The U.N. General Assembly voted tonight to continue to seat representatives of the ousted regime of Pol Pot as the delegates from Cambodia in a defeat for the Soviet Union and Vietnam.
The Cambodian issue splits the nonaligned movement and is a major point of confrontation between China and the Soviet Union, but the General Assembly vote indicated that the principle of condemning foreign invasions is important to more nations than the reality of who controls a government.
Pol Pot's forces are fighting a guerrilla war against the Phnom Penh government of Heng Samrin that was installed by Vietnam after Vietnamese troops overthrew Pol Pot in January.
The 71-to-35 vote with 34 nations abstaining and 12 absent was a victory for China, Pol Pot's strongest supporter, and for the noncommunist ASEAN states of Southeast Asia that are alarmed by spreading Vietnamese military control in Indochina. Vietnam dominates Laos as well as Cambodia.
It was also a vote replete with contradictions as several of the speakers in the 6 1/2-hour debate noted.
Nations like the United States that have condemned Pol Pot's regime since its 1975 beginning for its brutal abuses of its people voted for his delegates.
Vietnam and Eastern European nations that ignored reports of human rights abuses in Cambodia for years now cite them as justification for Pol Pot's overthrow.
Singapore Ambassador Tommy Koh made the major speech supporting the Pol Pot case. He rejected arguments that the regime's brutality justified a foreign invasion.
"If we were to accept a doctrine of humanitarian intervention I submit the world would be an ever more dangerous one than it is now for smaller states," he said.
Vietnam and the Soviet Union realized before today's debate began that they could not win an outright victory replacing Pol Pot's delegates with Heng Samrin's.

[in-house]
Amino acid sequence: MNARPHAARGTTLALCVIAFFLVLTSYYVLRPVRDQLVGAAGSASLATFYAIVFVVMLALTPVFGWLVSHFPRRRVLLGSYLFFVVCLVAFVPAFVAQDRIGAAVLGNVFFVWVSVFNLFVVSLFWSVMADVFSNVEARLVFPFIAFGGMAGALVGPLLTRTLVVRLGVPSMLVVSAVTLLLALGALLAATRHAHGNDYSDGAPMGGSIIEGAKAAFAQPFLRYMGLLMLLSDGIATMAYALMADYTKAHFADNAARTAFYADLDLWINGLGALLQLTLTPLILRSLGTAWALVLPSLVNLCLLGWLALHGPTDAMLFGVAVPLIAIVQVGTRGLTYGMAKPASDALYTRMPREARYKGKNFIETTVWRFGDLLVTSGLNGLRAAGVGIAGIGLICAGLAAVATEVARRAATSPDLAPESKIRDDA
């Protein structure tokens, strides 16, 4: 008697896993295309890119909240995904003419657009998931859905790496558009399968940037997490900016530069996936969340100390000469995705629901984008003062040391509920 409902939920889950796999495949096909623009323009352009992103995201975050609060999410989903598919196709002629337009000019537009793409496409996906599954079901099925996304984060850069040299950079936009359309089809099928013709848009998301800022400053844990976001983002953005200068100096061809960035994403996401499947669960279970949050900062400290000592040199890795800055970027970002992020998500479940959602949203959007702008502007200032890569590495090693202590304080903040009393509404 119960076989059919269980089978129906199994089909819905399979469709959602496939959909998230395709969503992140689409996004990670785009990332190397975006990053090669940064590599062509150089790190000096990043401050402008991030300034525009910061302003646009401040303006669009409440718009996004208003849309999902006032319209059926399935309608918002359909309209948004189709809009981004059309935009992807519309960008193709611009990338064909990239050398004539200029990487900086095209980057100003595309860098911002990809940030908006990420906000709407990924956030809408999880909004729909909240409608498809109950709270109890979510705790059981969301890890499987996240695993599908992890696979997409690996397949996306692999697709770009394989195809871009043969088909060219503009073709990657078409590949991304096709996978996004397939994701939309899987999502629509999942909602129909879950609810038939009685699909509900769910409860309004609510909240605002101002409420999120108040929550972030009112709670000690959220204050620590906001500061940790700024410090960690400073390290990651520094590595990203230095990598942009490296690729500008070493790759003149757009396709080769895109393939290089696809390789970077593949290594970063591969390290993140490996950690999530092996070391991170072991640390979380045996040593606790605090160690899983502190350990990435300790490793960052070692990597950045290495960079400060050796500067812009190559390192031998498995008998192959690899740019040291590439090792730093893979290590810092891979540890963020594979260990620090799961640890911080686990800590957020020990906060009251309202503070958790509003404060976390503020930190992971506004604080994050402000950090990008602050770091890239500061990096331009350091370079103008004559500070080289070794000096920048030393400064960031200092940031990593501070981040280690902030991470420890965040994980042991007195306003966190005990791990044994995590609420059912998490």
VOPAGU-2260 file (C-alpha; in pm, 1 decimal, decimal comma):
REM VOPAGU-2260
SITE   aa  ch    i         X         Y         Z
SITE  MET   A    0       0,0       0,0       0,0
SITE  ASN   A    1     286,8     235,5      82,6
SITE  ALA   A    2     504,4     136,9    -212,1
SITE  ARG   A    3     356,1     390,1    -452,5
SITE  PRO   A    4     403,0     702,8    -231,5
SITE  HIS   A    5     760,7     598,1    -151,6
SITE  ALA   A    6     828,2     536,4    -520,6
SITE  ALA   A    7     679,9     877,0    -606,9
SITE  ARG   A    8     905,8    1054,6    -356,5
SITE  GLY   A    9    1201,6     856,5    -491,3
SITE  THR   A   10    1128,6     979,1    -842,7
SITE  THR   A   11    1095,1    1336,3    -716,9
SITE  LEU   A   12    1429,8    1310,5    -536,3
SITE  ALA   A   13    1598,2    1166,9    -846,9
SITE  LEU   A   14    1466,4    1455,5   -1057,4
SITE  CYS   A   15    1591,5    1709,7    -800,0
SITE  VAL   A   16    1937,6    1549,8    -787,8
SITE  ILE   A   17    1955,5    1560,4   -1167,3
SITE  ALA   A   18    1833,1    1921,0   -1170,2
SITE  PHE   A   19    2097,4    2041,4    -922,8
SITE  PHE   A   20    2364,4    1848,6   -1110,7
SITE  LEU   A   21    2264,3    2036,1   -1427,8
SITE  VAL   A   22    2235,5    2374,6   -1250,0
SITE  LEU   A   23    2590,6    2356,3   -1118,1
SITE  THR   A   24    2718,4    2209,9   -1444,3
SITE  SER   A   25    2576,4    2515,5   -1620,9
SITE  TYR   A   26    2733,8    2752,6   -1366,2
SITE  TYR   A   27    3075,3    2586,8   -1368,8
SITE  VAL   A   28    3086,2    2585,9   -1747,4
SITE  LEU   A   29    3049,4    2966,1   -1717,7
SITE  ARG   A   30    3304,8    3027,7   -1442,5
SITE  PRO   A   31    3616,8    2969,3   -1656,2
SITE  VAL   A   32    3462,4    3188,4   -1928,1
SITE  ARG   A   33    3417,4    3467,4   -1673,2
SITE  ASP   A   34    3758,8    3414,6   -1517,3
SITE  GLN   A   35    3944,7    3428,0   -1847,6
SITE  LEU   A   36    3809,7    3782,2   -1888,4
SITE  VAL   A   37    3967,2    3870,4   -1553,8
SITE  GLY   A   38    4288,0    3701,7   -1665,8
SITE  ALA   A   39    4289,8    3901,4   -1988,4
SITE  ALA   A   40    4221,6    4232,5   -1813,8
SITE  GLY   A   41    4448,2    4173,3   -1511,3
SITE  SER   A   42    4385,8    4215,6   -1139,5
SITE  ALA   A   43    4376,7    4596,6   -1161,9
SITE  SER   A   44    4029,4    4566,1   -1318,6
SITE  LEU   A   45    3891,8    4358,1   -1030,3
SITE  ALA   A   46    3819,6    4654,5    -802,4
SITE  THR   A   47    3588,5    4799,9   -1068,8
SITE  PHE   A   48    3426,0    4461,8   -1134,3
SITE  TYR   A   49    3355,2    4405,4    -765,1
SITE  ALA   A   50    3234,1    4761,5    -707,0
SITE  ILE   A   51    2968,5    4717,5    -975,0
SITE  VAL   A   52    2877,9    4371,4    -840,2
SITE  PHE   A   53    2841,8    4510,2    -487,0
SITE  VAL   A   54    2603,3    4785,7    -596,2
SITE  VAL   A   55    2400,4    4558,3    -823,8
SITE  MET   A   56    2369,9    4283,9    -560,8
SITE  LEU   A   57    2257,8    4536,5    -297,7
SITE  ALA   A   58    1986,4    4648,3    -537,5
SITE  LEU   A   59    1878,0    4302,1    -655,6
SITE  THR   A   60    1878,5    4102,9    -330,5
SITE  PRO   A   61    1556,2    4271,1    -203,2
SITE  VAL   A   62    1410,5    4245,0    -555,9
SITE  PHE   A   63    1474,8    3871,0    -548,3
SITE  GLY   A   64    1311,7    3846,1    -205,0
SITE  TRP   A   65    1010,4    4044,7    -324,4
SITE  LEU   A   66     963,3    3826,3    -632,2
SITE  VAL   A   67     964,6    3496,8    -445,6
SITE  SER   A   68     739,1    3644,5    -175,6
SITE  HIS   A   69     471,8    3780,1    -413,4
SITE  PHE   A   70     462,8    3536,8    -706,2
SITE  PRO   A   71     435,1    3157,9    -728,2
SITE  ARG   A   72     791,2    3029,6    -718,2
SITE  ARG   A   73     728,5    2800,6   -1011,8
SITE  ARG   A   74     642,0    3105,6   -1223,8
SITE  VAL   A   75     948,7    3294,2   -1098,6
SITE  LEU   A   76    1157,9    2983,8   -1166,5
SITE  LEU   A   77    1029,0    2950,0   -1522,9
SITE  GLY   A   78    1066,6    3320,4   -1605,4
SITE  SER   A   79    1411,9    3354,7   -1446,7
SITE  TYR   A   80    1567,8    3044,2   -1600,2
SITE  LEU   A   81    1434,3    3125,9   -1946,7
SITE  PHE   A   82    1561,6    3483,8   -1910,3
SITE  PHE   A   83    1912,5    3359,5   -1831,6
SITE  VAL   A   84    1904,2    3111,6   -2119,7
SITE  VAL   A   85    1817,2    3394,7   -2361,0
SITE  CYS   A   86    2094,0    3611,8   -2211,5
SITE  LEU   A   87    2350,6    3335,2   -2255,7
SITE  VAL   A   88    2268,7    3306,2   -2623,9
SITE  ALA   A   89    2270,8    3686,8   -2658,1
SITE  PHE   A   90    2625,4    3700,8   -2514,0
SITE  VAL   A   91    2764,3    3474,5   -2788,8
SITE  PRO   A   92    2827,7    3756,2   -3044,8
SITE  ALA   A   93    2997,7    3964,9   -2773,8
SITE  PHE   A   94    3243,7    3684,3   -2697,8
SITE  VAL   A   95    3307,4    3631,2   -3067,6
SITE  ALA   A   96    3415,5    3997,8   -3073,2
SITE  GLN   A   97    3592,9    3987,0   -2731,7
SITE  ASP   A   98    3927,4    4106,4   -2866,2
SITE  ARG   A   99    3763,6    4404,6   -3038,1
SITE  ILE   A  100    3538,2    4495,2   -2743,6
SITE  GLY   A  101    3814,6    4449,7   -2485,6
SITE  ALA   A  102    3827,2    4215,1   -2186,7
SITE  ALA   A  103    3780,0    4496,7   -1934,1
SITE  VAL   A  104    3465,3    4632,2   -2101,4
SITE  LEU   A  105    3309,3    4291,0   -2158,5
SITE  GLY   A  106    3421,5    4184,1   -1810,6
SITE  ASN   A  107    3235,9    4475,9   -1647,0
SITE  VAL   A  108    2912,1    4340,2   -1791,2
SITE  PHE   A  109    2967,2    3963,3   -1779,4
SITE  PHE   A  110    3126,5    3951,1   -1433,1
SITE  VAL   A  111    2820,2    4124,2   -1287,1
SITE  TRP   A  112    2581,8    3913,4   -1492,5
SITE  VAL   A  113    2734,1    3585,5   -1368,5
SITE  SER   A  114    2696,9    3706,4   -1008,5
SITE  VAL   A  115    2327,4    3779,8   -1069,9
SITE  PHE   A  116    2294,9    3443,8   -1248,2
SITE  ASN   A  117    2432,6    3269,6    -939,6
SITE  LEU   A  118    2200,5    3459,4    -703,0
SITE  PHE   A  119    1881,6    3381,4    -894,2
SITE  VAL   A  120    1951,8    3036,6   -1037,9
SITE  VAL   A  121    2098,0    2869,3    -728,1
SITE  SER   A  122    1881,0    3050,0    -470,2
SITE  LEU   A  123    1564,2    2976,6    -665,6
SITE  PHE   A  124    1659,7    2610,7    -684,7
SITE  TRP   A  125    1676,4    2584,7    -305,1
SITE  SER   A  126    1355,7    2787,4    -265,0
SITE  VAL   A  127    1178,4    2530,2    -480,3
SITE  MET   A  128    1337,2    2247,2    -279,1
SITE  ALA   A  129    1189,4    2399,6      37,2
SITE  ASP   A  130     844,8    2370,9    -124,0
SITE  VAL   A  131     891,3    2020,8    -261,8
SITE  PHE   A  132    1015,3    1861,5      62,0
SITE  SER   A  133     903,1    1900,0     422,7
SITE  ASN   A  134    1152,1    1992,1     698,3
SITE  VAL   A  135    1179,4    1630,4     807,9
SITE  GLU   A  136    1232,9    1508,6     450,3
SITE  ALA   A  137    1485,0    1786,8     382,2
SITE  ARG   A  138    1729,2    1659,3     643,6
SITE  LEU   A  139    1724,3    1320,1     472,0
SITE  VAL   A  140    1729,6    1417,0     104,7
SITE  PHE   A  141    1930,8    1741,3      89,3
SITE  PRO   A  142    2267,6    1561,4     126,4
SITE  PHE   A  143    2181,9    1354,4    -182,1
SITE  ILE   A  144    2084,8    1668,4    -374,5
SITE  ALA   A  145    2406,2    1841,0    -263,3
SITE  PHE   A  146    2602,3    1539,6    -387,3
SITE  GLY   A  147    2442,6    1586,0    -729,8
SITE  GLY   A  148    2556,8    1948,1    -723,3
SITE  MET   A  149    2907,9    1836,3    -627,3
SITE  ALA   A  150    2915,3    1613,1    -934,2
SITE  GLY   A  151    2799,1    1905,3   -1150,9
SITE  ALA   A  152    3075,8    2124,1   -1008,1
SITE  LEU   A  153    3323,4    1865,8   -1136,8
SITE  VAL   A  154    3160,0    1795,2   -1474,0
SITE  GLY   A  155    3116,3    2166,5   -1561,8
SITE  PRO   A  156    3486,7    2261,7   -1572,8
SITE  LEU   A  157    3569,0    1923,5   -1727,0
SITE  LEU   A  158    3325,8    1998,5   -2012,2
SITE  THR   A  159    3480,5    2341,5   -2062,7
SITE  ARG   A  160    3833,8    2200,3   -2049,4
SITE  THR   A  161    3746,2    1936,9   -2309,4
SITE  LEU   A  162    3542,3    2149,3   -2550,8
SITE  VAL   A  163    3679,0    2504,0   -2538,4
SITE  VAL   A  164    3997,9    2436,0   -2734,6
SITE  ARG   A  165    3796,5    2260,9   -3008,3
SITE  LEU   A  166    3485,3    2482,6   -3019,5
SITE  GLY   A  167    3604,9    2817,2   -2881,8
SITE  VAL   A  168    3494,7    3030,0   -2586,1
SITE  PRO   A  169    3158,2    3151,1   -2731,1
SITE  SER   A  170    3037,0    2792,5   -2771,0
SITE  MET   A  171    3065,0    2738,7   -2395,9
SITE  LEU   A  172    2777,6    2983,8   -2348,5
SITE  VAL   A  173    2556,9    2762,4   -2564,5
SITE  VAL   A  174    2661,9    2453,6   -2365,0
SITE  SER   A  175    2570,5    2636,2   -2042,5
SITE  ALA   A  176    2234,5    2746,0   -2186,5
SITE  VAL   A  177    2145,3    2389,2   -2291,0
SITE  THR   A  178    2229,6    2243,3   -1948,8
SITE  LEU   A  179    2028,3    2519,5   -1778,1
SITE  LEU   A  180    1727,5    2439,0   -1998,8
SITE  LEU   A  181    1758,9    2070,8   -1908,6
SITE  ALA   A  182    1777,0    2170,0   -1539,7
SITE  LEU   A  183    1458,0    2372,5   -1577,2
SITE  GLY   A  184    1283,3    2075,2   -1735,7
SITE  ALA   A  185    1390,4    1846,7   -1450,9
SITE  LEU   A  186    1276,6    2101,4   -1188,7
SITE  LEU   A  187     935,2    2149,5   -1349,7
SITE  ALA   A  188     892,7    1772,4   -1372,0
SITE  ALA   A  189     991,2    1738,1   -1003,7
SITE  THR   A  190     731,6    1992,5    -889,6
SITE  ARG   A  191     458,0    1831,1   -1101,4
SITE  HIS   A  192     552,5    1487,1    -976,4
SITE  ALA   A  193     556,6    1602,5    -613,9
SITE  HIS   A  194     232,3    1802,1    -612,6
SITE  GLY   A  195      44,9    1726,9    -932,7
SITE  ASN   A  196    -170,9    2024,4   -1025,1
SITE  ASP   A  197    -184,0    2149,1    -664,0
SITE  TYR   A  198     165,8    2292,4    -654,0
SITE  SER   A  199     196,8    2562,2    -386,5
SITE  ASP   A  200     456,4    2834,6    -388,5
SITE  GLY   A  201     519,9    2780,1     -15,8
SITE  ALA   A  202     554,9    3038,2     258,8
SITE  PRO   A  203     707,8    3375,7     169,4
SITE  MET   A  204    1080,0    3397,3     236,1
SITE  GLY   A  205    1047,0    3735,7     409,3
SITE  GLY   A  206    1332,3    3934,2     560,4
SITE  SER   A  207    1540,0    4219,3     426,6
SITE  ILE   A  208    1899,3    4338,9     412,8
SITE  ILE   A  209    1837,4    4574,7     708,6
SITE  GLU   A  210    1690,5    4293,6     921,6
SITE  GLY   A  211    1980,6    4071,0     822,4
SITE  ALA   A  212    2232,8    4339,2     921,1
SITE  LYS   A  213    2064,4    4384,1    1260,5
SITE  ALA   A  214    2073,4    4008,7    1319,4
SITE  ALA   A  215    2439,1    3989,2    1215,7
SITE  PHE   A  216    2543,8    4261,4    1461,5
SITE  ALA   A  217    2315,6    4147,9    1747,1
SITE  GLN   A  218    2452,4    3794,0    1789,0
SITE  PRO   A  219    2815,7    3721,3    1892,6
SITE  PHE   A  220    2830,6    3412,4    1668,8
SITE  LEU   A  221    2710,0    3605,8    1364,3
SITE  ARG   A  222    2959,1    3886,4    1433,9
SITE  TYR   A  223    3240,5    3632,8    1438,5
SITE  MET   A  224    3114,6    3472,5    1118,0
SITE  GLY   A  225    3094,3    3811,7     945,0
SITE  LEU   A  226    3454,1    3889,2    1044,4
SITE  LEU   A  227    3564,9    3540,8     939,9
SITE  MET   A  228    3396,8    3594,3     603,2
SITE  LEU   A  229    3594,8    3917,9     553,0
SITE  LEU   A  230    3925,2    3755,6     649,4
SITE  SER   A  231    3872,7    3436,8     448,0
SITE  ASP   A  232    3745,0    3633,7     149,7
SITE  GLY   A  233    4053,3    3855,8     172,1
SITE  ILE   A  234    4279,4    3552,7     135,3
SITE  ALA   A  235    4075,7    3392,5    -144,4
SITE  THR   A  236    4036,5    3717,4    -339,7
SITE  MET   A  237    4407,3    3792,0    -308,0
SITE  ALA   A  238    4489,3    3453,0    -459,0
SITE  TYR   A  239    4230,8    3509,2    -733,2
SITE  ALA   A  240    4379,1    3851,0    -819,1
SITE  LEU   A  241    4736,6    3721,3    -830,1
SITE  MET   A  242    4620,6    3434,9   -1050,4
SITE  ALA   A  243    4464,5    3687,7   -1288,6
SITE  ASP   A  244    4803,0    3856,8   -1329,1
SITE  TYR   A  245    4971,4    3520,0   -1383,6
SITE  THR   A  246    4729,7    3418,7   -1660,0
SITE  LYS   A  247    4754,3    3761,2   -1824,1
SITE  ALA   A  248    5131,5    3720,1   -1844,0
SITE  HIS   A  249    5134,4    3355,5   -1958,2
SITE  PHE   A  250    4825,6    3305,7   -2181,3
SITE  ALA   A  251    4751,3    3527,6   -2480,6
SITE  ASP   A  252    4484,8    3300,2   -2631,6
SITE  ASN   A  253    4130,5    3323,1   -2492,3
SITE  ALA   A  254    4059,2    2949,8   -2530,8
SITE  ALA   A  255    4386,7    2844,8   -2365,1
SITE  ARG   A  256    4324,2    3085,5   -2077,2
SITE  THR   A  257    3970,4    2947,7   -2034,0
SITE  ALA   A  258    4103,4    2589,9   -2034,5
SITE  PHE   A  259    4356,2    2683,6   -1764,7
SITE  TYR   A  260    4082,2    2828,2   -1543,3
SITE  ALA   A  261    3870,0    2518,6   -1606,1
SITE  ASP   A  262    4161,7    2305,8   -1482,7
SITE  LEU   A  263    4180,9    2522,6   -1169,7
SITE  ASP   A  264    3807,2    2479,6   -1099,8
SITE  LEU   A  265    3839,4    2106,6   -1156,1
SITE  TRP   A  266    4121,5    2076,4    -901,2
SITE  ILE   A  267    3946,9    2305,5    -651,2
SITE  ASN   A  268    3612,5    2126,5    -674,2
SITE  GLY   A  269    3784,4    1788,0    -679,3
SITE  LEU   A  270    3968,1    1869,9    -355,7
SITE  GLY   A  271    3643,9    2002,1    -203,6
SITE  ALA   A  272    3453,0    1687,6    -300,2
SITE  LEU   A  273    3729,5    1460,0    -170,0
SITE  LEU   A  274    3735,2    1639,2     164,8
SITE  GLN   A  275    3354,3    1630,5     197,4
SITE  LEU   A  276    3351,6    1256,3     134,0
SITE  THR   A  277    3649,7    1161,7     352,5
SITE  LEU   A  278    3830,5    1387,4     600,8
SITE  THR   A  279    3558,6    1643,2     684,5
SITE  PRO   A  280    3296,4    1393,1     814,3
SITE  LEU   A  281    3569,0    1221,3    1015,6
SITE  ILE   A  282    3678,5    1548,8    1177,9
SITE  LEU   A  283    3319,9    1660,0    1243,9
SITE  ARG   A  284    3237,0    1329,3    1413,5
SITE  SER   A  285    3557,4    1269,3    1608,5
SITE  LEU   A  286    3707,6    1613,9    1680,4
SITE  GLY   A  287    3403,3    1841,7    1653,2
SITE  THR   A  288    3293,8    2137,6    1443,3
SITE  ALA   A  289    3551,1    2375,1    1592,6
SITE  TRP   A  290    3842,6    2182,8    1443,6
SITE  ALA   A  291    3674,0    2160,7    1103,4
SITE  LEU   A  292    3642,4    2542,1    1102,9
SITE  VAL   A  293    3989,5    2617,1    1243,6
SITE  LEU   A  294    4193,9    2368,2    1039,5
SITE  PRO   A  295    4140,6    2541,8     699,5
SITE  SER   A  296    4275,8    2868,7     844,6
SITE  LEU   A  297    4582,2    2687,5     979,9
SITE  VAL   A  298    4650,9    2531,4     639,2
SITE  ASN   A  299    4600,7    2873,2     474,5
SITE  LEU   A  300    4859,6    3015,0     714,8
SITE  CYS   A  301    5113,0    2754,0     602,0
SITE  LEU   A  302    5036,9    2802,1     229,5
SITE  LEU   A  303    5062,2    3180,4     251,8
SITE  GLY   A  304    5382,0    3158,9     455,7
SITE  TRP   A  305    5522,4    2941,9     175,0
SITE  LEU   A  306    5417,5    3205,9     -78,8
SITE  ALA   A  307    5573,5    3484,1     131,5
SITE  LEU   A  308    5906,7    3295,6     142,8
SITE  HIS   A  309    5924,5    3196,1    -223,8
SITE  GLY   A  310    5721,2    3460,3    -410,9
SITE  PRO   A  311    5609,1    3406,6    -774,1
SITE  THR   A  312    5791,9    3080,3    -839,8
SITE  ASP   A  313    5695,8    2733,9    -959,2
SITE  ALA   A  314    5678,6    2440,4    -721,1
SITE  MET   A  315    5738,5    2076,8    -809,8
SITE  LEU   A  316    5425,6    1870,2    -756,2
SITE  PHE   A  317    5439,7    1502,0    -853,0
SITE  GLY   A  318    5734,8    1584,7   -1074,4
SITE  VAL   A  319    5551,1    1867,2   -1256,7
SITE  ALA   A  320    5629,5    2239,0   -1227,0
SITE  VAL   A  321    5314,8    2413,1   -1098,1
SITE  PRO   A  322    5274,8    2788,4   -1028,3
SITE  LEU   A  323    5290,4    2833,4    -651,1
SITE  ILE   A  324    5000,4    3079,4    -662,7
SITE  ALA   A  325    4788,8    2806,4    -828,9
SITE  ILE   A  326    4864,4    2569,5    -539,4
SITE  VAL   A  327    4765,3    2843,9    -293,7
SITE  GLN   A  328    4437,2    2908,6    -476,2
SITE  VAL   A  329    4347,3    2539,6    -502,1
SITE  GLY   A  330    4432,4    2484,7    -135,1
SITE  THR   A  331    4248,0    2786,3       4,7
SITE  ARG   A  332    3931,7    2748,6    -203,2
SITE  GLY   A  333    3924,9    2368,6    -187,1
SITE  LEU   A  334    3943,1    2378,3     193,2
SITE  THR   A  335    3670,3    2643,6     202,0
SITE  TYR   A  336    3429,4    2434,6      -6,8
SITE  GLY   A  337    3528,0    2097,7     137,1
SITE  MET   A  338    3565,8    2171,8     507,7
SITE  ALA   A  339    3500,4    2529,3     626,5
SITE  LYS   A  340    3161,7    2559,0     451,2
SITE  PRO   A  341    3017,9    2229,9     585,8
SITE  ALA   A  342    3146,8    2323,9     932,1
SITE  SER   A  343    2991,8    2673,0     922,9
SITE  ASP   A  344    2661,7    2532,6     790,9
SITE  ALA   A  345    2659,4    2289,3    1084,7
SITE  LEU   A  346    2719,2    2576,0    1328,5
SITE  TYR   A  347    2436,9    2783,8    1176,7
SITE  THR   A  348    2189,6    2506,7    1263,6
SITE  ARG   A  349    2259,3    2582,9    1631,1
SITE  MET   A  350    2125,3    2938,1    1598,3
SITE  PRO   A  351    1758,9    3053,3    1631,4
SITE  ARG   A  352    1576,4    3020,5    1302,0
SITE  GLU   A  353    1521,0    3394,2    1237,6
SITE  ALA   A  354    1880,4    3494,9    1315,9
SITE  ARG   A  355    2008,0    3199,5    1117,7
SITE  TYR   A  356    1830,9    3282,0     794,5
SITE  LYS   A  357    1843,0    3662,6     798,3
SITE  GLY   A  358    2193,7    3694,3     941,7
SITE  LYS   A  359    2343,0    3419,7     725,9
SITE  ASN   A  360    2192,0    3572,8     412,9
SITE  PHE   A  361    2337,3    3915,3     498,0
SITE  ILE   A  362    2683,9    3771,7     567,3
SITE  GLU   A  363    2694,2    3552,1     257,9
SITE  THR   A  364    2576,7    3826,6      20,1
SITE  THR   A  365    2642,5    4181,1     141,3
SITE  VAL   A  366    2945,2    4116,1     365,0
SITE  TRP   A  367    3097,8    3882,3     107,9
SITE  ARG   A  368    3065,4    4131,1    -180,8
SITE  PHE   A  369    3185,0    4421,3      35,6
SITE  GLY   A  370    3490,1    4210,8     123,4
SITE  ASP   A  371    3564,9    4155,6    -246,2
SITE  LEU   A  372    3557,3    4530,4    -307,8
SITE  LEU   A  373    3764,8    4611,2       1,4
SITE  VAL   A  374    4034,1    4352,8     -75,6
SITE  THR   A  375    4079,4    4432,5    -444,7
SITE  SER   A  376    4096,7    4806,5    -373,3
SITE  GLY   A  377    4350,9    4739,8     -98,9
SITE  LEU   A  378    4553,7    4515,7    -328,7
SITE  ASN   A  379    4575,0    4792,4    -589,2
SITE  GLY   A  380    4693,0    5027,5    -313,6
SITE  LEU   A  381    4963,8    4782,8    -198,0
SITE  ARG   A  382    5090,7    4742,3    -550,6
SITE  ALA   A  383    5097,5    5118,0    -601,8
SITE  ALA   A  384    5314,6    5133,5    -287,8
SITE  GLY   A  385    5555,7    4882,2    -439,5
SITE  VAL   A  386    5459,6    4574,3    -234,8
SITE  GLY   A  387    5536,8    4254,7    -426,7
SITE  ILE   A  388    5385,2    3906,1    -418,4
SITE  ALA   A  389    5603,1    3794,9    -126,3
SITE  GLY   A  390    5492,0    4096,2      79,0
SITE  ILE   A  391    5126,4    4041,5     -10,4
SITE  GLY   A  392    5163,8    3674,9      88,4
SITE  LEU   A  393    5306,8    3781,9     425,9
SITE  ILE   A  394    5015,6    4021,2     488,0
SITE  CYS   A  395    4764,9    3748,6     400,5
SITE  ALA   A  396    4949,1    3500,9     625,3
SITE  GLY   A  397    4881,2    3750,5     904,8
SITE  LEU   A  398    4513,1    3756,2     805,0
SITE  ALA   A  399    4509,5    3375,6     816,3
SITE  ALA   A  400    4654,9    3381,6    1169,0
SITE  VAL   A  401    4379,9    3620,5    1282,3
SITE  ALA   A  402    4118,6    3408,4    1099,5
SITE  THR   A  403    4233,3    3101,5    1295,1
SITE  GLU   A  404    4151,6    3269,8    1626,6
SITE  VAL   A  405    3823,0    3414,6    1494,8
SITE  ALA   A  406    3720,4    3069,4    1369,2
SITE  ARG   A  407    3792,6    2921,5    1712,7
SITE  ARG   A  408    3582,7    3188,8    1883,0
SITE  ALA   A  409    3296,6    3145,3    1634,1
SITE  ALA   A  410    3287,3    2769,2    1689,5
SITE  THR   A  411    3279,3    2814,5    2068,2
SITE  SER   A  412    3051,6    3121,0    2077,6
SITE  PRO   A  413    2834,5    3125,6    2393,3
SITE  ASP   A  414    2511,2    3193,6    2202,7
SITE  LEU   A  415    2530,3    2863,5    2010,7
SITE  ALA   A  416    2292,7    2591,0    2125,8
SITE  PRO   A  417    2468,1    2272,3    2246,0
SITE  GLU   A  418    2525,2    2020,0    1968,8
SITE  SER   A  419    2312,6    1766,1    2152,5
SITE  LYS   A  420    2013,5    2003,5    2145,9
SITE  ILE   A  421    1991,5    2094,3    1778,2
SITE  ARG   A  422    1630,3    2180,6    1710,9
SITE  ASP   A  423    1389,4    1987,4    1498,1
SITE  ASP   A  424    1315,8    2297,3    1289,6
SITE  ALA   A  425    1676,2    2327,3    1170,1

They pushed instead to win approval of a compromise proposal that would have left Cambodia's seat vacant.
The compromise, introduced by Indian Ambassador S. N. Mishra, was described by Vietnam's Ambassador Ha Van Lau as "the nonaligned resolution," and Mishra said it stemmed from the "empty seat" compromise accepted by the nonaligned nations' meeting in Havana earlier this month.
However, Yugoslavia, Senegal, Singapore and other members of the nonaligned movement opposed the compromise and demonstrated by their speeches that the movement remains sharply divided after the frictions of Havana.
Koh alluded to the "empty seat" arrangement reached in Havana but said he would not discuss how it was arrived at in detail because "as a nonaligned member I do not think we should wash our dirty linen in public."
Koh appealed to the African and Arab groups of states to listen to the ASEAN nations on the Cambodian question since it is an Asian matter.
He also reminded "my Arab friends" that they have long championed the principle of not recognizing occupation of territory conquered by force in denouncing Israel's territorial acquisitions in the 1967 Middle East war. He asked them to be consistent.
Koh said that those seeking to change Cambodia's representations here had "put their friendship with Vietnam above principle."
"If, instead of Vietnam, Thailand had on Dec. 25,1978, sent in 10 divisions and overthrown Pol Pot," Koh asked Vietnam's friends, "would you today take the same position?"
U.S. Ambassador Richard Petree and other speakers stressed that their support for the Pol Pot delegates did not mean they condoned the Pol Pot dictatorship's atrocities. Petree added that Heng Samrin's government is also worthy of condemnation for endangering Cambodia's people with famine and putting obstacles in the way of international food aid.
In addition, Petree said, "At this moment [the Vietnamese] invasion forces have embarked on a new offensive which can only increase the suffering of the Cambodian people."
In a forceful plea for the "empty seat" compromise, Mishra accused Pol Pot's backers of illogic when they insist that their votes do not condone his human rights abuses while maintaining that a vote to oust his delegates was a vote approving foreign invasion.